Video quality differences

When it comes to comparing optical and HDMI ARC connections in relation to video, it’s important to understand that the first one only transmits sound. This means you’ll need an extra cable to transfer videos and images between your devices. That is why I think the choice between HDMI or optical for a soundbar and receiver is obvious. An HDMI ARC is perfect for modern users who wish to have minimal cables in their system.

HDMI ARC does not inherently improve or degrade video quality. It will transmit the video signal from your source device to your TV without altering the quality, assuming all components and cables in the chain are of sufficient quality to support the desired video resolution and features. If you are concerned about video quality, you should focus on the capabilities of your source device, TV, and HDMI cable rather than the HDMI ARC connection itself.

Almost the same story is about optical cable. Its primary usage is only for audio transmission, and for video transmission, you will need a dedicated video cable, such as HDMI, DisplayPort, VGA, or component video cables, depending on the type of video source and display you are using. Therefore, using optical cables for audio connections should have no impact on the quality or performance of your video signals.

Cases for using HDMI ARC

cases for using HDMI ARC

HDMI has become the standard for all audio and video devices today. ARC allows you to connect all your sources (Blue-Ray, cable box, game console, etc.) to your TV and send the audio signal to the soundbar or receiver. For those who use an AV receiver as a hub instead of a TV, ARC can make cable management a little easier. While in this kind of setup, audio from various sources goes directly to AVR, any audio coming from the TV still has to make it to the receiver. For example, let’s say that a TV is the preferred smart device in a bundle. Any audio from Netflix will only come from the TV unless it is somehow transmitted to the receiver. In the past, this would have required a different cable, typically an optical digital cable. But with HDMI ARC, audio can be sent back to the receiver through the same cable that already connects the two devices.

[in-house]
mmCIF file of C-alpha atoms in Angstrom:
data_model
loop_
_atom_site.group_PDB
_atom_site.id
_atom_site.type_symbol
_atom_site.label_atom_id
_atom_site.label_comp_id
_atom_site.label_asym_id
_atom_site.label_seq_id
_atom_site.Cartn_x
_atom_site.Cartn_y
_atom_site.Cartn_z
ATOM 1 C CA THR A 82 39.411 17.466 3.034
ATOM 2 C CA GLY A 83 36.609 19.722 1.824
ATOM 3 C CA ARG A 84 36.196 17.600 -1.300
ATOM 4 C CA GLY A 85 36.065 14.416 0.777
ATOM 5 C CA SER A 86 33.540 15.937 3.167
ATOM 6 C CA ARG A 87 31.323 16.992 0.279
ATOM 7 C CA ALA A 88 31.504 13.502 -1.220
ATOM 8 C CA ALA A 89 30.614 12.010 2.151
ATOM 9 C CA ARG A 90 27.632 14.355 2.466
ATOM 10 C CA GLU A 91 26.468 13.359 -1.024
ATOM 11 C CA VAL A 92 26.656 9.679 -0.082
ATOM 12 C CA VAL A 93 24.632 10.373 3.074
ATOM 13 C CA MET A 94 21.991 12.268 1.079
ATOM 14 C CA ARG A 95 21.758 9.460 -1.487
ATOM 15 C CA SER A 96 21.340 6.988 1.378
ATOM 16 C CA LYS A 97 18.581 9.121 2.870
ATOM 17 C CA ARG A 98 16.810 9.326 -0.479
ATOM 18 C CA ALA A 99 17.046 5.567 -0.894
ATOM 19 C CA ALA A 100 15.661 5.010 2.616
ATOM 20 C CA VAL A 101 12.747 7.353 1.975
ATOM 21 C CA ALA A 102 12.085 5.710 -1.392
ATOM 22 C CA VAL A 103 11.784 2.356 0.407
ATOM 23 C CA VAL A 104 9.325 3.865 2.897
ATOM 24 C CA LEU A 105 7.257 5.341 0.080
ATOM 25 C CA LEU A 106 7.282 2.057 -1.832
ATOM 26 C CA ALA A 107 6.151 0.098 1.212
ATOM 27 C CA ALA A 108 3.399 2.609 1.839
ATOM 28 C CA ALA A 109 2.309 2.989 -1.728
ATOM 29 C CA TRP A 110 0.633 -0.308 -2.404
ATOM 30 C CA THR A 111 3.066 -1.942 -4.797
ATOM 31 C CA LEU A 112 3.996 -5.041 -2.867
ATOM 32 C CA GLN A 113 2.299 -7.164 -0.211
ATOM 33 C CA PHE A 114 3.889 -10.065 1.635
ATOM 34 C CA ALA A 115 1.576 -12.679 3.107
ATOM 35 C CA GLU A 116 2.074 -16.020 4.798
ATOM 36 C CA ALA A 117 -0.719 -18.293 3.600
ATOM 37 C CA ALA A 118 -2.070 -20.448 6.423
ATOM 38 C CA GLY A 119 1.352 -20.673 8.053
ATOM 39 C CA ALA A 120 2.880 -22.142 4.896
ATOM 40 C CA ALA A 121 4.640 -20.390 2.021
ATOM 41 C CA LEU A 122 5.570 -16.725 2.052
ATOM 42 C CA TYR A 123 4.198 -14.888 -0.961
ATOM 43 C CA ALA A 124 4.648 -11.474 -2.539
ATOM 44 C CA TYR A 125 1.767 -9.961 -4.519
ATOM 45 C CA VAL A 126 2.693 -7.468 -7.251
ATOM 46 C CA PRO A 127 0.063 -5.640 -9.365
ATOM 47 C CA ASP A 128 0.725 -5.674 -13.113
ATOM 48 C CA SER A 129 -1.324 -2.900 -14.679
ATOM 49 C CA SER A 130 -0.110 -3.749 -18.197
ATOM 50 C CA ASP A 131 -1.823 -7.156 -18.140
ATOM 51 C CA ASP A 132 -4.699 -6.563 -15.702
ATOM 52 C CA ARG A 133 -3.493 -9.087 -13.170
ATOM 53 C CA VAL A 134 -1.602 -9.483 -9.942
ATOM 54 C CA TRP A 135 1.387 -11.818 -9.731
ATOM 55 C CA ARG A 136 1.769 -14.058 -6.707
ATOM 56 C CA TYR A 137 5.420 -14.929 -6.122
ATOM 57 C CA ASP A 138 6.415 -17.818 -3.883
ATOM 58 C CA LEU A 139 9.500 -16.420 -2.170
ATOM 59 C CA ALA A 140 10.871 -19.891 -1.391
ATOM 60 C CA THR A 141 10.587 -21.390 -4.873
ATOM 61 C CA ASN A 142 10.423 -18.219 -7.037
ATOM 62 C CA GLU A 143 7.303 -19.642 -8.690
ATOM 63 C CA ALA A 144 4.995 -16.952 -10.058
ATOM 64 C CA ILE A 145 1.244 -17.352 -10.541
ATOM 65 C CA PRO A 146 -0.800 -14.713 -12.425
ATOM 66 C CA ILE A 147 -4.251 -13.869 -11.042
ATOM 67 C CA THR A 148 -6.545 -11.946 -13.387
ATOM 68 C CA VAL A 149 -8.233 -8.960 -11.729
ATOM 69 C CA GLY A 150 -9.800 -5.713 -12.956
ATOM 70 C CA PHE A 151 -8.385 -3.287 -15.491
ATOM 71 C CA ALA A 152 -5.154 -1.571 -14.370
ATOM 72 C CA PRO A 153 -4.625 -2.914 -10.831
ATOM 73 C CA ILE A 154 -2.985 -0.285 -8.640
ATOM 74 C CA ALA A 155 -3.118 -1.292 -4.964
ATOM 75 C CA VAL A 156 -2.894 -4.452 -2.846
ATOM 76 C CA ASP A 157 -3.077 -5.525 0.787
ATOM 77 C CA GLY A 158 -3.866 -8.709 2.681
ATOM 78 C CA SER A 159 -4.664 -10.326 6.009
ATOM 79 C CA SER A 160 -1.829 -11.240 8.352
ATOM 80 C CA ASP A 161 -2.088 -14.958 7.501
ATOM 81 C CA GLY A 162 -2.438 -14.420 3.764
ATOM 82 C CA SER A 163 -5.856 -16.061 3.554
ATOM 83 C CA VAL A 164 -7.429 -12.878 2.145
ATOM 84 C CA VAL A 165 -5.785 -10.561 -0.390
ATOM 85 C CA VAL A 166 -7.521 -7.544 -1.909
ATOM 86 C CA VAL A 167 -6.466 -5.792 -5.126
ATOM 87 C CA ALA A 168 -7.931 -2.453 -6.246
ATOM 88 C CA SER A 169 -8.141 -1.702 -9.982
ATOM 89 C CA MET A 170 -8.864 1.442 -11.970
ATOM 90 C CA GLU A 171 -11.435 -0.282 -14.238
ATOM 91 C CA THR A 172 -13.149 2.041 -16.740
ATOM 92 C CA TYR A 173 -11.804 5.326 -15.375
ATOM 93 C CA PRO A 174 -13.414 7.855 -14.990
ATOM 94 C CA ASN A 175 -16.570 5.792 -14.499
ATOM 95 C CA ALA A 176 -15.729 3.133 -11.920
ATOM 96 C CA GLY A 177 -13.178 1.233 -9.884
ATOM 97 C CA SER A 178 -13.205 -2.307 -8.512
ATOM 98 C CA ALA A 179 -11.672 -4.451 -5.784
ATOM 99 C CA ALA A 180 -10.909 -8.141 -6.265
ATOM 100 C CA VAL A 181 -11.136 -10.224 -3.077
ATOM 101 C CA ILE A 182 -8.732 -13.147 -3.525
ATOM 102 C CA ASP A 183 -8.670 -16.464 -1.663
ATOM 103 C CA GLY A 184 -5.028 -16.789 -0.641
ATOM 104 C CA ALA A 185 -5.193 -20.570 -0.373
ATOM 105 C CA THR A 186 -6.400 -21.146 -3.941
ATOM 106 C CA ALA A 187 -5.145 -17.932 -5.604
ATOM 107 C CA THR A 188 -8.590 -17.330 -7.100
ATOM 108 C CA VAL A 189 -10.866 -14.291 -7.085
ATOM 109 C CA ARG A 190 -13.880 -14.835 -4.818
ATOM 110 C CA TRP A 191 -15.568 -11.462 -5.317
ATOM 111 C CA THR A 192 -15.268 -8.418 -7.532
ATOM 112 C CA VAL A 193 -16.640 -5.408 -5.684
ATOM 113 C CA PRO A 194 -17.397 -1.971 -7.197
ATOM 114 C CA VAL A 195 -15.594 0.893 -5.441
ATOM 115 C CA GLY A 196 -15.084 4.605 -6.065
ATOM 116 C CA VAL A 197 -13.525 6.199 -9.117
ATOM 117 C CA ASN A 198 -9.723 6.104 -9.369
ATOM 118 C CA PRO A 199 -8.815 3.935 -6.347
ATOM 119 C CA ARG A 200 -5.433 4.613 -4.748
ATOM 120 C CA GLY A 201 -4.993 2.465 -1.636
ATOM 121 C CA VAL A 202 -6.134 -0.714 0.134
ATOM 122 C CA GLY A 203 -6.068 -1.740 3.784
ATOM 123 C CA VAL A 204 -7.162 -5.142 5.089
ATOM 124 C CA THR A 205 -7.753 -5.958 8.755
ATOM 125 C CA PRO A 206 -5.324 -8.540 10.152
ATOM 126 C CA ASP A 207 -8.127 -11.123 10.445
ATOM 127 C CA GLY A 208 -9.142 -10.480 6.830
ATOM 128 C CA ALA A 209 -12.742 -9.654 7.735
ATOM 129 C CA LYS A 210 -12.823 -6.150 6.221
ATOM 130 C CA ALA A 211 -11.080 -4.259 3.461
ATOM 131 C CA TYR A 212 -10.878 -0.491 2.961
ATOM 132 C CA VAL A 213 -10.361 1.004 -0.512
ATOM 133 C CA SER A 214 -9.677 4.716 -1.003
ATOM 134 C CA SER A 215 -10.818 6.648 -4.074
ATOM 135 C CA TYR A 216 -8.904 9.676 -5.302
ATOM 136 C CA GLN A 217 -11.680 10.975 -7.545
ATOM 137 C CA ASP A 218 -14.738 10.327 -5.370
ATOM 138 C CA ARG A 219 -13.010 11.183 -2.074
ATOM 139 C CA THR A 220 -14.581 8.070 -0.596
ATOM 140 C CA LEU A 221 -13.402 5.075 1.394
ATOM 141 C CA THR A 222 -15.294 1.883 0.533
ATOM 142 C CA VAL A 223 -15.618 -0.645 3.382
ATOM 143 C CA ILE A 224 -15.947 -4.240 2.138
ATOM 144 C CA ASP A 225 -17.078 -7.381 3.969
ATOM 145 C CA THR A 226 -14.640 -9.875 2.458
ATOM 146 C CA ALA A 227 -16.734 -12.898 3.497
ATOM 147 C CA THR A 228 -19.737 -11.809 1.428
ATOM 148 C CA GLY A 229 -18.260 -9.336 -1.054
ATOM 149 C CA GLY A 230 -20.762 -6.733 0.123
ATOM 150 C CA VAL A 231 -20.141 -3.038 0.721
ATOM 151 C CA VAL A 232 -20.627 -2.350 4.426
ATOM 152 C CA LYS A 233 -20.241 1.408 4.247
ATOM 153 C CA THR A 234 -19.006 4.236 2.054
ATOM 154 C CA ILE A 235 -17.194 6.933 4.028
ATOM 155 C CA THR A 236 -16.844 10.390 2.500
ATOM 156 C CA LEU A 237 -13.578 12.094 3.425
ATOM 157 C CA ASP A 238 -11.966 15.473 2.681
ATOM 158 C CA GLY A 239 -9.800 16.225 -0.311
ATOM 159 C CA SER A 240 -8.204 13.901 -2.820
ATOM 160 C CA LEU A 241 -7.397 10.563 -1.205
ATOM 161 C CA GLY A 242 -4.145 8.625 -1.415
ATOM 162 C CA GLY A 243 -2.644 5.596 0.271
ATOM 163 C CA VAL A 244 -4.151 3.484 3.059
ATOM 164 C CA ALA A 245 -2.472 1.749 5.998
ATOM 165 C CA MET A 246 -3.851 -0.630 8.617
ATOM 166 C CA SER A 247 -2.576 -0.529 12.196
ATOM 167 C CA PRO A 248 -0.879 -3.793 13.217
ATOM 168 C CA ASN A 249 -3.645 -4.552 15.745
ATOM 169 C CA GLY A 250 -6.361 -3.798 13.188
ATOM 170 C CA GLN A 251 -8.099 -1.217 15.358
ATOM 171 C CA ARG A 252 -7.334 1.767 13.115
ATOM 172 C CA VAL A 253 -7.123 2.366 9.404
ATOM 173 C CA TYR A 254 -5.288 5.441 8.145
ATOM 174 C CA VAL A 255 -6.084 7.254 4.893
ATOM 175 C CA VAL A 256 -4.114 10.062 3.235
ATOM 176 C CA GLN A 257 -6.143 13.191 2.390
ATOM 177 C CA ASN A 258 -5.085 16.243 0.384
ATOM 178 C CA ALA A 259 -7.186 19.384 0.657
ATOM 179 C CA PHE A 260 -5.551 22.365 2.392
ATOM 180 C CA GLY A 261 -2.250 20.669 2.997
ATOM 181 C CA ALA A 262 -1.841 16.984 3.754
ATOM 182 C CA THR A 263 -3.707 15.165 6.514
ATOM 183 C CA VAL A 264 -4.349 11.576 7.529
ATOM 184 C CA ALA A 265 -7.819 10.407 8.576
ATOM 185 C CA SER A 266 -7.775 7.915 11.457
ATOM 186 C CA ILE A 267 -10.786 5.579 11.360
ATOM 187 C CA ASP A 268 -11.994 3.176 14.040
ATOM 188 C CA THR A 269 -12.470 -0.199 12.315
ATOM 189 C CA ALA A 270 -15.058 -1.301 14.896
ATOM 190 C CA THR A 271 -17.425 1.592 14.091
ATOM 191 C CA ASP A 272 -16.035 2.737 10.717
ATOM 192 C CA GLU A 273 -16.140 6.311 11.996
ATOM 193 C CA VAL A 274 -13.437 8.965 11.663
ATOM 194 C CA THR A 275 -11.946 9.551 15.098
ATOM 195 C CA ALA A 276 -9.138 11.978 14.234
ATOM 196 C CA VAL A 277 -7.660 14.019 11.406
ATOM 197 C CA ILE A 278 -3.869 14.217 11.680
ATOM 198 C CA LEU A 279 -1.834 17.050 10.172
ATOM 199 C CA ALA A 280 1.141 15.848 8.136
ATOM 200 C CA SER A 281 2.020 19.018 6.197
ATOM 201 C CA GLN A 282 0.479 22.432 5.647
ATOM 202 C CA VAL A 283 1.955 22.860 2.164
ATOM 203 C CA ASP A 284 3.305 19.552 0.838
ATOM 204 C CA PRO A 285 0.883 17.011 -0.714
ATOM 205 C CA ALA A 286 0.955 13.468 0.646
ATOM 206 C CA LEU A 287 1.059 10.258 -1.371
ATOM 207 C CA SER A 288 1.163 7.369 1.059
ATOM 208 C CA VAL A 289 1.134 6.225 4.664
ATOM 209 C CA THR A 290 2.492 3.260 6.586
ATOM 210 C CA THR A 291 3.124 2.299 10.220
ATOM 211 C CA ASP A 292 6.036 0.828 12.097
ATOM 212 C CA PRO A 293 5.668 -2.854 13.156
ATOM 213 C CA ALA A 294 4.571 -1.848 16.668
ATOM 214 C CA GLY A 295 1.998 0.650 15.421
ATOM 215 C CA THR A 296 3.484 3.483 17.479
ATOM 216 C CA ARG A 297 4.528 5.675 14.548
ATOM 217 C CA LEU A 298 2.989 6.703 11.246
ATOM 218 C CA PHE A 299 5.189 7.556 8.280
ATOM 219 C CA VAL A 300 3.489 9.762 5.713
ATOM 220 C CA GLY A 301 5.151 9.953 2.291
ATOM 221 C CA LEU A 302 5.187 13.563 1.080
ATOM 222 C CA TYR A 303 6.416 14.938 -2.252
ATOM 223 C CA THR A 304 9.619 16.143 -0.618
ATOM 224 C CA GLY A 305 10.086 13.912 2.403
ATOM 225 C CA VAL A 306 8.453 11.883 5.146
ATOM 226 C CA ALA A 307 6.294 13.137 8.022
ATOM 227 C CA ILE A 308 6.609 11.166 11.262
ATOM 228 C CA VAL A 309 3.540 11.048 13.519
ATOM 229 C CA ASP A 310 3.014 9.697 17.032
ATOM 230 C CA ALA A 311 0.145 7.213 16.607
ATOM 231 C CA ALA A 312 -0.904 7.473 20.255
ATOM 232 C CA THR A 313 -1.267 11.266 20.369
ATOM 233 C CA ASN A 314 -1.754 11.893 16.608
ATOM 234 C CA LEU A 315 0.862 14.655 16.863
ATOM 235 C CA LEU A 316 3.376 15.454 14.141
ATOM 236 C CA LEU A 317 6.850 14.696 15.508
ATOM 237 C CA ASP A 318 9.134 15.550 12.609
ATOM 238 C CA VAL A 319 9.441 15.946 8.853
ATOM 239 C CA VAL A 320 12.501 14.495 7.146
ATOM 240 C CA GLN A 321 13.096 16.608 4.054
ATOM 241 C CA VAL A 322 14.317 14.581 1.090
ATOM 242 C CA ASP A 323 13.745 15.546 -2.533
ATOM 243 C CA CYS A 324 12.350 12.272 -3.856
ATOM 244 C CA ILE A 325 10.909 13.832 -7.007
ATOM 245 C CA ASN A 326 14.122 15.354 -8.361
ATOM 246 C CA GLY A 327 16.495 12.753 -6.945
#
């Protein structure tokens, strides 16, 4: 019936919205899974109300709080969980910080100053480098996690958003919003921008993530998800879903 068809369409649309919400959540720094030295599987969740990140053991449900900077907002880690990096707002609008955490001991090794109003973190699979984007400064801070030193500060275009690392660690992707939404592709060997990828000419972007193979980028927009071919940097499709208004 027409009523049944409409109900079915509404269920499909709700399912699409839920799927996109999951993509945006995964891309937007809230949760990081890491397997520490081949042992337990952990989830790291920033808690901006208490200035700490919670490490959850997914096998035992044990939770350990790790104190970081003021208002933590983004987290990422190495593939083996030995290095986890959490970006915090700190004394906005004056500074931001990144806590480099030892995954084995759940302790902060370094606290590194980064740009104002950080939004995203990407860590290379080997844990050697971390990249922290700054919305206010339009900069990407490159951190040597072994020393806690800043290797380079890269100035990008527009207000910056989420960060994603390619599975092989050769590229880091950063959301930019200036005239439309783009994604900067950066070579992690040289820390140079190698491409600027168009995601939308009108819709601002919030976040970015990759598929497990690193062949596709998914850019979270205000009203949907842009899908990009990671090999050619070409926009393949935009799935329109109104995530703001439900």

Cases for using Optical

cases for using Optical

HDMI may not be available according to your equipment. Perhaps you’re still using an outdated receiver. Maybe you’ve got all hooked up to your TV, and all you wish to do is get the audio out to a soundbar (and the only solution is optical). An optical cable will do the job if you have a 5.1 surround sound system and older electronics. Since it has minimal interference, it is a better choice than HDMI in this case.


Optical cables and HDMI ARC have proven to be worthy contenders, each with its own strengths and weaknesses. Ultimately, the answer to which is better, optical audio or HDMI ARC, depends on your unique preferences, equipment, and priorities. Optical connections may be a go-to choice for audiophiles who demand pristine sound quality. If you have a mix of newer and older devices or are unsure which route to take, optical cable is the optimal option.

In case simplicity and integration are top priorities, HDMI ARC takes the spotlight. It’s the best bet for users who want a single cable solution for both audio and video, along with the convenience of controlling devices seamlessly. It’s versatile and widely compatible.


Do all HDMI cables support ARC?

No, not all HDMI cables support ARC. To use HDMI ARC, you need an HDMI cable with ARC support, typically labeled as “High-Speed HDMI with Ethernet.

What is the maximum cable length for HDMI ARC and Optical?

HDMI ARC typically works well with cable lengths up to about 50 feet. Optical cables can also span similar distances without significant signal degradation.

Can HDMI ARC control device power and volume?

Yes, HDMI ARC can control device power and volume if both the TV and connected audio device support Consumer Electronics Control (CEC) features.

Which is more future-proof: HDMI ARC or Optical?

< HDMI ARC is generally considered more future-proof than Optical, as it supports a wider range of audio formats and can transmit both audio and video, making it more versatile for evolving home entertainment technologies.